"Dive bombers dropped bombs and then strafed with machine guns. Several rounds of bullets struck the smoke stack a few inches under the catwalk that I was standing on. . . . I jumped down to the gundeck. "
The ship was damaged but made it out to sea and pursued the enemy. Snow was given a commendation for his "coolness, courage and efficiency under fire. "
He spent six years in the Navy, serving on ships at Iwo Jima and Guadalcanal. He hasn't missed a year at the Willow Grove service since he joined the survivors group.
After the Navy, he built a handsome, wood-beamed home for his wife and three children by hand. It is filled with many American flags, bald-eagle replicas and Navy mementos. The front-door mat says, "Welcome Aboard. "
His wife, Dee, 84, spent last Friday packing her husband's pain patches, his inhalers, his syringes so he can inject himself for arthritis.
And also his Hawaiian shirts.
Gerben was an aerial gunner based at Naval Air Station Kaneohe Bay.
He was sitting down to breakfast in the mess hall when somebody yelled that the Army was attacking them.
"I figured, the guys are crazy," Gerben recalled from his nursing-home bed. "Then another plane come by and I see more shooting. Another fellow says, that's Japanese. You can see the rising sun on it . . . "
An announcement was made for all hands to report to the airplane hangars. Just as Gerben did, a bomb hit his hangar, where depth charges happened to be stored, he said.
"It just blew our hangar apart," he recalled. "Nothing left to it. "
He was covered with debris - and bodies.
"I remember yelling for help," he recalled. "I don't know why. Nobody was moving. They were all on top of me. I push myself out, I ran outside to get help. And there was an officer, yelling for help. I reached down to help him, I placed my hands under him, and he was all blood and mush. "
"You remember it like it was yesterday. Yeah, you can't forget. "
Gerben, who lived in Northeast Philadelphia until moving into the nursing home, has had several strokes and heart attacks. He has diabetes, and had a mass removed from his spine last year.
His wife, Ruth, who met him when she was 10 and he was 12, has moved into an apartment adjacent to his nursing home. She fretted for weeks about how she would get her husband to Willow Grove today. Bucks County paratransit will take them both, but at first she had difficulty getting approval.
"They wouldn't OK it unless they had proof of age," she said. "I kept telling them he was a Pearl Harbor survivor. How could he be younger than 65? "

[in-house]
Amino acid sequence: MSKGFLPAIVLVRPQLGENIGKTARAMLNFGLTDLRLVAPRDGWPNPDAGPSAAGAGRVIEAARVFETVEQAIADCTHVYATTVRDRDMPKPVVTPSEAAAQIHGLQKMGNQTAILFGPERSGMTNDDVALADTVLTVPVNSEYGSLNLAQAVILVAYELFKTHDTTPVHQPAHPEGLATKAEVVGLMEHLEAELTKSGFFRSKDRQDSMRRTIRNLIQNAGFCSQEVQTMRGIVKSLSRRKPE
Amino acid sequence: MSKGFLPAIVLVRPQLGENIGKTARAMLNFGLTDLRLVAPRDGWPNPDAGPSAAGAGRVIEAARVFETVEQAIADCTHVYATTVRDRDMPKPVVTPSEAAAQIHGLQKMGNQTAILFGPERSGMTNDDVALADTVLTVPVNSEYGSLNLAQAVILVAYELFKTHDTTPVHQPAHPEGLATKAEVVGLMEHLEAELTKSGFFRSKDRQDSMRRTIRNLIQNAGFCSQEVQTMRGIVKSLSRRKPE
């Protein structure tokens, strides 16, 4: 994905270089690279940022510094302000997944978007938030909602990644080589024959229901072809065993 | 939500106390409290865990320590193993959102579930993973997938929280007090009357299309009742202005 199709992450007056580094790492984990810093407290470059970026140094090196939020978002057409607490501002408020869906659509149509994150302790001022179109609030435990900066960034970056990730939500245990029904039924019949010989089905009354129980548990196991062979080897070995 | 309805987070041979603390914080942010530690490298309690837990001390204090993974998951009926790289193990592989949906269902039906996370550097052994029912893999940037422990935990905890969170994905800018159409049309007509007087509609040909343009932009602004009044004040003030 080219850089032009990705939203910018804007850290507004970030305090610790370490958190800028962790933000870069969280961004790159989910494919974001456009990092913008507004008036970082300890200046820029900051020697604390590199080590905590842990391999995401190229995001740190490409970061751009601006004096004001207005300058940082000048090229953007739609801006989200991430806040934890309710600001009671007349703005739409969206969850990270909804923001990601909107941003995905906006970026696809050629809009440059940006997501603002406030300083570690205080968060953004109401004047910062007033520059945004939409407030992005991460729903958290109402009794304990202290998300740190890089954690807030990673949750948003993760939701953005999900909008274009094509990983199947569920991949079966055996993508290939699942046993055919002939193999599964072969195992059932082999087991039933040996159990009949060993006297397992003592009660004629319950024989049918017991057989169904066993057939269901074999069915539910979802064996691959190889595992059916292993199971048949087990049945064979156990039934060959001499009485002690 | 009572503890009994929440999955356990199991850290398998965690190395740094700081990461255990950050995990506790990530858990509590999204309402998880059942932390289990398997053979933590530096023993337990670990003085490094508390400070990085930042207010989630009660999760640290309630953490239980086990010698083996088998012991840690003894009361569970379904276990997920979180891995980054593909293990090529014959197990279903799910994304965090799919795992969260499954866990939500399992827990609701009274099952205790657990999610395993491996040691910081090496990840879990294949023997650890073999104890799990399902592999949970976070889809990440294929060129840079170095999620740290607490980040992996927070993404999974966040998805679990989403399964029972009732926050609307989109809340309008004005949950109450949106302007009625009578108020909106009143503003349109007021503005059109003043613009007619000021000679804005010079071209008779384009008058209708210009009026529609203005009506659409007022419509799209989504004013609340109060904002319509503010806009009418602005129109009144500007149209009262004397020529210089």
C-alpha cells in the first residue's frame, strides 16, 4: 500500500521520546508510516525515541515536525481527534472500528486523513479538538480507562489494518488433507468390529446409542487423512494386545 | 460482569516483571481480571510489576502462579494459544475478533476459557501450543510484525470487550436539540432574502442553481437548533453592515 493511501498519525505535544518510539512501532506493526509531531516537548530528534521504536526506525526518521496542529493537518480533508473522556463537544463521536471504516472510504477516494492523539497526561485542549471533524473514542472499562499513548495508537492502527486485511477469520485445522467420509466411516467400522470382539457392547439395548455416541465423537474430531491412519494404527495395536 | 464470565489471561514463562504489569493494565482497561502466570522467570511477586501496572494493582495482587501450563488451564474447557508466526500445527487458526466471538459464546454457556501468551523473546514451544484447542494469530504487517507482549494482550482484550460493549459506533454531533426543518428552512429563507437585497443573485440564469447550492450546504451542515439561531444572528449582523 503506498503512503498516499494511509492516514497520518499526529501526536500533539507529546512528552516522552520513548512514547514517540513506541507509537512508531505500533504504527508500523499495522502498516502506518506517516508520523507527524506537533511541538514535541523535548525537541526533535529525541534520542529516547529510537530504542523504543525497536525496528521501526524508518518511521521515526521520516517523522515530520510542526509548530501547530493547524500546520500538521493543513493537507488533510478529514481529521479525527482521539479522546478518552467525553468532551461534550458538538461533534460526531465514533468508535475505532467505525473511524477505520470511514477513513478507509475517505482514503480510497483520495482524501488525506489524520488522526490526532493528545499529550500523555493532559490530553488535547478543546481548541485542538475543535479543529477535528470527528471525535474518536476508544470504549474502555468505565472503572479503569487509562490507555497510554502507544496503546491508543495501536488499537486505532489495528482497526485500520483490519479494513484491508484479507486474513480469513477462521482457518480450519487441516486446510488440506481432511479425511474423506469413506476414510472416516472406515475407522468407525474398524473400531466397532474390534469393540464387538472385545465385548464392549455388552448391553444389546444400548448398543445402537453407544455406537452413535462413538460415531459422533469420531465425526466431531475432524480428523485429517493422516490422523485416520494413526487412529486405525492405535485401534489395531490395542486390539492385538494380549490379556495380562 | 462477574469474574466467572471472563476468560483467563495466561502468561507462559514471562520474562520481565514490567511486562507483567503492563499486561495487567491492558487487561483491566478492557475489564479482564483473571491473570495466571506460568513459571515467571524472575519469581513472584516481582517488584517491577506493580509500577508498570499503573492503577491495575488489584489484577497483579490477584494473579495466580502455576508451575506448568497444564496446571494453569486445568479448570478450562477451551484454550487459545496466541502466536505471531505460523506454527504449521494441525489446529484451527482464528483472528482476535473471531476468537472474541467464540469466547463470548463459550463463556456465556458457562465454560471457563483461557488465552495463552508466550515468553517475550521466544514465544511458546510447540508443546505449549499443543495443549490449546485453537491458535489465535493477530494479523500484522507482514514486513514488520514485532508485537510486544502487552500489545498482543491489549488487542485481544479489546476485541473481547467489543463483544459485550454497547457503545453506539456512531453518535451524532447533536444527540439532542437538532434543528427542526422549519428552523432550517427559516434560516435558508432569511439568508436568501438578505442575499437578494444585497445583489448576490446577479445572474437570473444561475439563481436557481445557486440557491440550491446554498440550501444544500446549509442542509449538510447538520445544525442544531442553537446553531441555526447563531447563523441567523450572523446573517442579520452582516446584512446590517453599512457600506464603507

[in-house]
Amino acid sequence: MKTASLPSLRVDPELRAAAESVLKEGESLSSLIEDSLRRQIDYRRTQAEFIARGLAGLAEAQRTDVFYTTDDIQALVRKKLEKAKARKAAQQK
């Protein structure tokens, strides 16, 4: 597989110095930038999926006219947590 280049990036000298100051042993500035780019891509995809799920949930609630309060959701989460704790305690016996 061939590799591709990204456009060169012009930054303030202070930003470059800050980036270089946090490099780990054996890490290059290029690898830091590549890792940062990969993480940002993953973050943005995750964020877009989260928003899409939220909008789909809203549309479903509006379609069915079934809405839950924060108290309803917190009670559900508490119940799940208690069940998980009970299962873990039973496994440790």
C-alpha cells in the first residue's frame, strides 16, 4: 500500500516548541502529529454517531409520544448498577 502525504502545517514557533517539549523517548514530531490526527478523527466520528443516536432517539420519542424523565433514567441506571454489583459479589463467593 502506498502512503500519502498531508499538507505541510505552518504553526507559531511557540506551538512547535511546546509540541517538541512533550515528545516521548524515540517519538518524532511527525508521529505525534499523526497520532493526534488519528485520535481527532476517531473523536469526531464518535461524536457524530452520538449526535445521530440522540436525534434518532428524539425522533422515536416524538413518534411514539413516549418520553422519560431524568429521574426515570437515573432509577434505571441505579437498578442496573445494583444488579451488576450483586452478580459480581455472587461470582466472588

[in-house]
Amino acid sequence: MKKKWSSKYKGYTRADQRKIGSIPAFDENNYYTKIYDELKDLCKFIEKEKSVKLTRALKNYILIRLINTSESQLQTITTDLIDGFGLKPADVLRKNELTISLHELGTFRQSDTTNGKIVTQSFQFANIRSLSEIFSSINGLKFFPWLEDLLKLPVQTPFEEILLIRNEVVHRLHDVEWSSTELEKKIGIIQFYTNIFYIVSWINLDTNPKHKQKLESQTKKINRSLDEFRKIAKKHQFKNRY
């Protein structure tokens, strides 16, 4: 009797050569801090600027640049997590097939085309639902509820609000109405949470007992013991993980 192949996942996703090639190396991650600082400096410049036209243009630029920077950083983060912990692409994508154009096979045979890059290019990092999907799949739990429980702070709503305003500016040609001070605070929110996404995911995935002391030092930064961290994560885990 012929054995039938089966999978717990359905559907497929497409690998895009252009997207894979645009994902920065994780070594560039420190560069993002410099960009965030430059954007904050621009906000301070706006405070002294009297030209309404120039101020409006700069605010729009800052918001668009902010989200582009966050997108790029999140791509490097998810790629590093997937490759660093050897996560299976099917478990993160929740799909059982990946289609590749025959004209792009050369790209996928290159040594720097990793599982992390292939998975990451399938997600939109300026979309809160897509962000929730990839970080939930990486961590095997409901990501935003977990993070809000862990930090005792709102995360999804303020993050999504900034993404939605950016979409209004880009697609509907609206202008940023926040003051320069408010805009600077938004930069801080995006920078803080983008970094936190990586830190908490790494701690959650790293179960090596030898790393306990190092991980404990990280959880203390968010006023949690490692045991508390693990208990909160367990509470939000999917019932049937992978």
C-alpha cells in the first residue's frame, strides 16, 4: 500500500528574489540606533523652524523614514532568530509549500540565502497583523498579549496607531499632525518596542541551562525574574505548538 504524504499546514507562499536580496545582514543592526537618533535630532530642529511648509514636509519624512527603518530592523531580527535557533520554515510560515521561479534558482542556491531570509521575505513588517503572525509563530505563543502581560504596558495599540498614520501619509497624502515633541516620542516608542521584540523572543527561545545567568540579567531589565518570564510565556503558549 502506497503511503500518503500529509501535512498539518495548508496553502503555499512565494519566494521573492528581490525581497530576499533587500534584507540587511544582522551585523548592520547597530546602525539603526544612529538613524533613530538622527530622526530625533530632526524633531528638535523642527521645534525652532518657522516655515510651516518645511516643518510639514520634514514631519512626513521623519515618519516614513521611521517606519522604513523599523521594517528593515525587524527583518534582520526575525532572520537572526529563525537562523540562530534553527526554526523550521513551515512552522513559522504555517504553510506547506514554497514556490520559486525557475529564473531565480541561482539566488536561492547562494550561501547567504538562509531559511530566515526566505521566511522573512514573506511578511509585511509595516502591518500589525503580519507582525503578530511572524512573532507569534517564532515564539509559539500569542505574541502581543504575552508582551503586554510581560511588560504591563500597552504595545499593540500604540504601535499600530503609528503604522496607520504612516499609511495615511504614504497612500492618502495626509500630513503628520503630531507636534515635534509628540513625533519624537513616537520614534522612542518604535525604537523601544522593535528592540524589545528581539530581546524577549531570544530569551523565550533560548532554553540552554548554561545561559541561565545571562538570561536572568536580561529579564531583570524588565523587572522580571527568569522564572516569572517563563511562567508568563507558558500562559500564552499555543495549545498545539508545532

Ruth Gerben, who has been treated for breast cancer, was determined.
"It may be the last big thing I can do for him," she said.
Mario Chiarolanza was on his way to church when the bombing started. "The first words to come out of my mouth was, 'Roosevelt, you son of a bitch. ' "
"We were sold out by Roosevelt and Churchill to get us into that war," he said.
Chiarolanza, 86, of Lafayette Hill, remembers that in the days leading up to the attack, planes had been safely dispersed all over the island. Ammunition and weapons were accessible and ready.
But then it was decided to bring the planes back, clustered together and an easy target.
"We knew they were going to attack us. I knew it. I was told by my squadron commander that we would be in the war by Christmas. "
When the bombing started, he said, all the rifles and ammunition were locked up. Nothing they could do. Many men in his unit were killed and injured.
Chiarolanza is in good health, and works as a tipstaff at the Montgomery County Courthouse in Norristown. Today he is in Pearl Harbor with his wife, children and grandchildren.
"It's the 65th anniversary and probably the last convention," he said. "I'm 86 years old. How many more years can we go?"
Bill Snow has struggled this week in Hawaii. And he's had some incredible moments, according to his family, who have called and e-mailed with reports.
He met an old shipmate from the Cummings. They debated attending a session featuring former Japanese pilots, talking from their perspective. Snow found this "unnerving," according to his daughter, Sherry Snow. Her father's old shipmate, she said, approached one of the Japanese flyers and said, "I tried to shoot you down, but I missed. "
Snow watched the Eagles win on Monday and has been resting in anticipation of the big day. He's been taking a lot of pain medicine, his daughter said.
"He's in a wheelchair," his daughter said yesterday. "Everything is tile floors and bumpy, and you can't go too far without him being hurt. But there's a lot of excitement. We can hardly go anywhere without people young and old shaking his hand, taking his picture. "
Contact staff writer Michael Vitez at 215-854-5639 or email@example.com